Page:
Waves of Change is one of two new student-run political groups, or slates, that registered to run candidates in the spring undergraduate student government election.
Jeremy Peschard, manager of Waves of Change and third-year history and geography/environmental studies student, said Waves of Change aims to be an independent progressive campus movement. Some of its platforms are similar to those of LET’S ACT!, a slate created in 2013 that aimed to support historically underserved student groups and a successor to the Students First slate. LET’S ACT! will not run candidates in this spring’s election.
Waves of Change managers Peschard and Rachel Kuria, a third-year political science student, spoke with the Daily Bruin’s Ashraf Sabbah to discuss Waves of Change’s political agenda and the changes slate members would make if their candidates were elected.
Daily Bruin: What does Waves of Change represent?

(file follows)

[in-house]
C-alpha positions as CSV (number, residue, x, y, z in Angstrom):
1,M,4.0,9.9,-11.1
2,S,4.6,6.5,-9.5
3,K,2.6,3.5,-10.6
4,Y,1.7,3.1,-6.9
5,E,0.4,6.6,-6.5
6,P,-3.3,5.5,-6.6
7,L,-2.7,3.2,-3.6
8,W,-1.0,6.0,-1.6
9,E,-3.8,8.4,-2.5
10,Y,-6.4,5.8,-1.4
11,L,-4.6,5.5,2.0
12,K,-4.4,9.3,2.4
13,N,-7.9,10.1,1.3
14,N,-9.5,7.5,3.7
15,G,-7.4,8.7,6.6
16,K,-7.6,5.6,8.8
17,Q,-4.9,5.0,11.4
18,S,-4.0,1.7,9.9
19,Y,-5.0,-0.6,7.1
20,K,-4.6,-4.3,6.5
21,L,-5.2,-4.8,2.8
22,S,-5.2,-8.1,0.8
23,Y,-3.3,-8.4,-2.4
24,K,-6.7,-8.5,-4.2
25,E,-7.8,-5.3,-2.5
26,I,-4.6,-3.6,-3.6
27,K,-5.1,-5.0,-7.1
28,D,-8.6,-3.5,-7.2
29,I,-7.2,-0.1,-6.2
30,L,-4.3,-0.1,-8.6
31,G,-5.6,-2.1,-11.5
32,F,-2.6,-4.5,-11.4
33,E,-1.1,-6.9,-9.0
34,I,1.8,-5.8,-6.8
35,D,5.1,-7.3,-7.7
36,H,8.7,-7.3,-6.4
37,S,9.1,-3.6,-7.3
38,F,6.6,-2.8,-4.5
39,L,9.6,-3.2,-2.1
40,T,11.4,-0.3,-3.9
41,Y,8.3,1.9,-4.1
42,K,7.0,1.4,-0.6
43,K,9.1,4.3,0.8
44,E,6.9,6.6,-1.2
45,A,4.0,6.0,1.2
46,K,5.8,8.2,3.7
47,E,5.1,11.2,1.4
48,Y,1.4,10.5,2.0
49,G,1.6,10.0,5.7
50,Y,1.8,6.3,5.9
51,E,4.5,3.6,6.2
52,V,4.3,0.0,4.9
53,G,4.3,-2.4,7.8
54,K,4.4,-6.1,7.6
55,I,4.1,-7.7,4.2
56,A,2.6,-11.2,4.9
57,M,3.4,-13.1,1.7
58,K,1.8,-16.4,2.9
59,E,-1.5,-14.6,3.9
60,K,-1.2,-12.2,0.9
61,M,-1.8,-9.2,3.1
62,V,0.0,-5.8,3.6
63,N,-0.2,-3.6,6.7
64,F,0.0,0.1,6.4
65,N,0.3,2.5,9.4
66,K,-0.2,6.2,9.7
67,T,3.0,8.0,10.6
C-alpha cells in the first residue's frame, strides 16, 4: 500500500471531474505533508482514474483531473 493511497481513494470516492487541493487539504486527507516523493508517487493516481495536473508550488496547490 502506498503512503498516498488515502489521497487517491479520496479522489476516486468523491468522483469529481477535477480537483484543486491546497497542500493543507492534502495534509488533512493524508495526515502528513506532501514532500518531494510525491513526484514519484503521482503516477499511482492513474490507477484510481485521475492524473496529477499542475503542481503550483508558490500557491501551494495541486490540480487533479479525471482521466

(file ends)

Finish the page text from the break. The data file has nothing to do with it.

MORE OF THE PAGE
Jeremy Peschard: We’re committed to addressing campus issues and bringing changes that directly affect students, such as tuition increases, poor campus climate and lack of diversity. We are targeting three council positions, but we cannot yet disclose which.
DB: Is Waves of Change associated with LET’S ACT!?
JP: LET’S ACT! can be better described as a tradition, while Waves of Change is a movement. We’re trying to establish independent voices and motives in addressing student issues rather than associating with an established ideology. However, we are both progressive and feel similarly toward political issues.
Rachel Kuria: Waves of Change aims to address issues in similar way as LET’S ACT!, such as emulating how LET’S ACT! successfully lobbied against the tuition hikes last year.
DB: What issues do you see with the current state of the Undergraduate Students Association Council?
JP: Council members of one slate (are focused on) going up against members of another, and they often forget to address the issues that students are facing – which is what they were elected to do. Council members need to increase their interactions with the student body to understand what problems they should be solving.
DB: How would Waves of Change change USAC?
JP: Change comes slow within USAC. Waves of Change would challenge the entire bureaucracy and systemically work through extensive interaction and collaboration with students of all races, ethnicities and affiliations.